### Appendix 9: Liquid or dry products sold by volume

This volumetric method describes a procedure to determine the net quantity of pre-packaged liquid or dry products of low viscosity (such as milks, juices, alcohols, vinegars) using the volumetric procedure.

This method is a destructive test and is applicable when the destruction of packages for test purposes poses no resource pressures on the industry and/or CFIA.

This method can be used as a cross reference for products found to be defective as a result of the gravimetric procedure for the verification of net quantity.

#### Sample preparation

• The graduate must be conditioned before testing the product
• To condition the graduate, fill it with an identical product being tested, then allow a 20 second drain time.
1. Empty a sample package into a "to contain" graduated cylinder calibrated and allow a 30 second drain time
• Before reading the volume content in the graduate, ensure:
• temperature of product is at 20°C
• graduate is on an even and level surface

#### Net content determination

Read the volume content in the graduate cylinder. The volume level measurement is taken at the bottom of the meniscus.

### Appendix 10: Free flowing solids products - sold by volume

This volumetric method describes a procedure to determine the net quantity of pre-packaged free flowing solids labelled with a volumetric declaration of quantity (for example strawberries, blueberries, rice, powders)

This is a destructive method that does not apply to liquids or viscous products and is limited to packages having a volume of 1 liter or less.

#### Sample preparation

1. Open each package carefully, if there is evidence of lumps in the product, break up with a spatula and mix well in the package
2. Gently pour the contents of 1 package into an appropriate size graduate, shake out any fragments of product which may be adhering to the sides of the package
3. Place the graduate on a level surface, without exerting pressure, level the product in the graduate

#### Net content determination

Read the measure of the volume content in the graduate. This is the net volume for the product.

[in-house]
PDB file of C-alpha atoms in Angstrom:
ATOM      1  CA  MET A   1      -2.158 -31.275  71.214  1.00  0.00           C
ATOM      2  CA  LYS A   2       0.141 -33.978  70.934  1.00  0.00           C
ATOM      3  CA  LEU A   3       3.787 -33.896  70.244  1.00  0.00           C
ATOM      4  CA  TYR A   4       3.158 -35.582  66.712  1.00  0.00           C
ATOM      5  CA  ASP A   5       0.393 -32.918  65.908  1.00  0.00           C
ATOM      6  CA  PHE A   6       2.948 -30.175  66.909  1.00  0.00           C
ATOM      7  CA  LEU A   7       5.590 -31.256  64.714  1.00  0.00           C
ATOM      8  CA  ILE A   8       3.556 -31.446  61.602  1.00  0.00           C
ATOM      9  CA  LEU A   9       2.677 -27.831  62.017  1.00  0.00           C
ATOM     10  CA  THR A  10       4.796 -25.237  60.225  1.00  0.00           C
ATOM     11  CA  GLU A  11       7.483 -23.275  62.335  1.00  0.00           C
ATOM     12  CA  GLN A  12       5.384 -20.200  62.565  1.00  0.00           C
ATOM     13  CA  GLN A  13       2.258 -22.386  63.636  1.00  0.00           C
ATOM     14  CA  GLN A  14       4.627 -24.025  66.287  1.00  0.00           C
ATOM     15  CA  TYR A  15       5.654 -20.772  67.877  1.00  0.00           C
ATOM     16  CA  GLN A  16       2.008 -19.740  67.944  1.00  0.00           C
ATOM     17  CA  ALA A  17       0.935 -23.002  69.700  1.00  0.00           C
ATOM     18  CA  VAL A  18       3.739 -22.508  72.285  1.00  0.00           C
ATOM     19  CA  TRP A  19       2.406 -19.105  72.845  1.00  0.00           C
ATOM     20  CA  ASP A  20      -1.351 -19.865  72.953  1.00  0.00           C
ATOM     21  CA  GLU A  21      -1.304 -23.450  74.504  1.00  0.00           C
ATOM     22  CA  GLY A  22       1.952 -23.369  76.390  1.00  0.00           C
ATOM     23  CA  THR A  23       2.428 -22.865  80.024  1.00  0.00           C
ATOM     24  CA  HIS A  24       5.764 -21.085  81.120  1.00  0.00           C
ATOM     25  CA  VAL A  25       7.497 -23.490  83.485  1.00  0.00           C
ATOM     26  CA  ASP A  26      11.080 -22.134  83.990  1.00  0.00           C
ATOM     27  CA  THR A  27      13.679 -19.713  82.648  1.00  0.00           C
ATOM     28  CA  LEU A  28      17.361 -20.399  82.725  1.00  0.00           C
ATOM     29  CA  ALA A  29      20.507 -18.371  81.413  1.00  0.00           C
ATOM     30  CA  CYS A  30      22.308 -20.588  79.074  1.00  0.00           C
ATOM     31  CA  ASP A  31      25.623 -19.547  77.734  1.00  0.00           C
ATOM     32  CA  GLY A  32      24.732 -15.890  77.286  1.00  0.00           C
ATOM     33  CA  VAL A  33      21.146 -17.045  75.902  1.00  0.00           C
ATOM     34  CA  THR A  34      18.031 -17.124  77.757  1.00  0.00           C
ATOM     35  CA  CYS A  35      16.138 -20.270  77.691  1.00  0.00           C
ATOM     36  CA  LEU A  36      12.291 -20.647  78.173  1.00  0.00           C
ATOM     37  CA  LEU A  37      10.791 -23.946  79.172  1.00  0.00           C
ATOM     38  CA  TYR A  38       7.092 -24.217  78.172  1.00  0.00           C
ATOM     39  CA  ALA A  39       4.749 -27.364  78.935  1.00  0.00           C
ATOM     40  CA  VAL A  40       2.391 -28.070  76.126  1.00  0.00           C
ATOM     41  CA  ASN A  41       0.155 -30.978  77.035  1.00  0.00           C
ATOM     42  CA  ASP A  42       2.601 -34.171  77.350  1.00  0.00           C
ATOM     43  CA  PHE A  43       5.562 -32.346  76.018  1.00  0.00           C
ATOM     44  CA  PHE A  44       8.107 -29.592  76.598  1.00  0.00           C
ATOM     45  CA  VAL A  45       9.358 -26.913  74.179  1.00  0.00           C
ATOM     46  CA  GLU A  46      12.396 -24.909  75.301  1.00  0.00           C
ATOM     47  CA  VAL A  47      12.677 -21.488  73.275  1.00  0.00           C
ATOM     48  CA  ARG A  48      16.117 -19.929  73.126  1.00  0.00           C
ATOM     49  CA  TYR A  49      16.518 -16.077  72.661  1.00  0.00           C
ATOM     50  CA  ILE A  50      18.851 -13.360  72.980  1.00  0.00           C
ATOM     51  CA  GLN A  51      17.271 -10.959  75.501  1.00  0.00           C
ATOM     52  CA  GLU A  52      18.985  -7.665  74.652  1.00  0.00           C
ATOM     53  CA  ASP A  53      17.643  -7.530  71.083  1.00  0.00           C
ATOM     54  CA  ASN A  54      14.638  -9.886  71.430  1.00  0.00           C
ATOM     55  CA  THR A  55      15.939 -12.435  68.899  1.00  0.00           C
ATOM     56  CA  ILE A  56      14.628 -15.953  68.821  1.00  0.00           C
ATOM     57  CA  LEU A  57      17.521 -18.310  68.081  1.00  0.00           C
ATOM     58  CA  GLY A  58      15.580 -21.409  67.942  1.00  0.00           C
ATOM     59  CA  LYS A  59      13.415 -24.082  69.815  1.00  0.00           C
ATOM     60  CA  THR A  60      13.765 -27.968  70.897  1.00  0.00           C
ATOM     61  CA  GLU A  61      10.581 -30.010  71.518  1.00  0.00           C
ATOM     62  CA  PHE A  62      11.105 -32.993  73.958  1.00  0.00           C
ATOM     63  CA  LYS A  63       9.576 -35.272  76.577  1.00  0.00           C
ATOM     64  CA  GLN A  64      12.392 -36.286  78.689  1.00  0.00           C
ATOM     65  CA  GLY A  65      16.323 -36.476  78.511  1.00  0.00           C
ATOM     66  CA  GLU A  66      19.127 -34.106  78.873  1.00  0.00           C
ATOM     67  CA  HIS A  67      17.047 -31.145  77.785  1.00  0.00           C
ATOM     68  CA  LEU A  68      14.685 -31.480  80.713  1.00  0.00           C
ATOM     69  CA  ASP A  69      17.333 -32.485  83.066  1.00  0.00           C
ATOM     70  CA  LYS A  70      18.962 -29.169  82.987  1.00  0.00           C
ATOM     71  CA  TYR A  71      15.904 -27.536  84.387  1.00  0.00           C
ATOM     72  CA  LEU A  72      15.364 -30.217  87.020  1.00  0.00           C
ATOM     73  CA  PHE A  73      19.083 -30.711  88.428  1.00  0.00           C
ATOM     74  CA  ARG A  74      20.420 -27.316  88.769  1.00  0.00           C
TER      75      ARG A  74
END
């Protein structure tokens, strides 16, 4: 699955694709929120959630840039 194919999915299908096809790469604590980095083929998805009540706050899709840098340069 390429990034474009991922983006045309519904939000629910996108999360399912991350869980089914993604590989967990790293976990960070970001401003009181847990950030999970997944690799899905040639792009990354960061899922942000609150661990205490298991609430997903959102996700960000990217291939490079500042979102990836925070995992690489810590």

### Appendix 11: Drained weight of canned fruits and vegetables

This method applies to canned fruits and vegetables subject to drained weight requirements Section 197 SFCR.

This method does not apply to canned bean, canned tomatoes and canned vegetarian beans.

#### Sample preparation

1. Place the sieve in a clean drip tray, place both on the scale and tare the scale
• Remove the sieve from the drip tray and place into an empty dish
• Gently pour the contents of the opened container evenly over the screen of the sieve.
• turn halves of peaches, pears or other fruit having concave surfaces so that the concave surfaces face downward on the screen to facilitate draining
• allow the container and its contents to drain into the dish for 30 seconds
2. Place the sieve with the drained product in the drip tray

#### Net content determination

Transfer the sieve and drip tray back to the tared scale and weigh. The resultant figure is the net content for that sample unit.

### Appendix 12: Percent drained solids in canned tomatoes

This method is for the determination of the percent drained solids in canned tomatoes.

#### Sample preparation

1. Weigh each unopened container and record the gross weight
2. Place an empty dish and the circular sieve on the scale and press the "tare" button
3. Remove the circular sieve, place it over a drain tray and gently pour the contents of the opened container evenly over the screen of the sieve
4. Without shifting the tomatoes, incline the sieve to facilitate draining of the juice
5. Allow the container and the tomatoes to drain into the dish for 30 seconds
6. Remove the sieve containing the tomatoes and place it back on the scale in the empty dish

#### Net content determination

1. Record the net weight of the drained solids on the worksheet
2. Wash and dry the empty container, weigh it (along with the lid and label) and record the weight on the worksheet
3. Calculate the total net weight using the following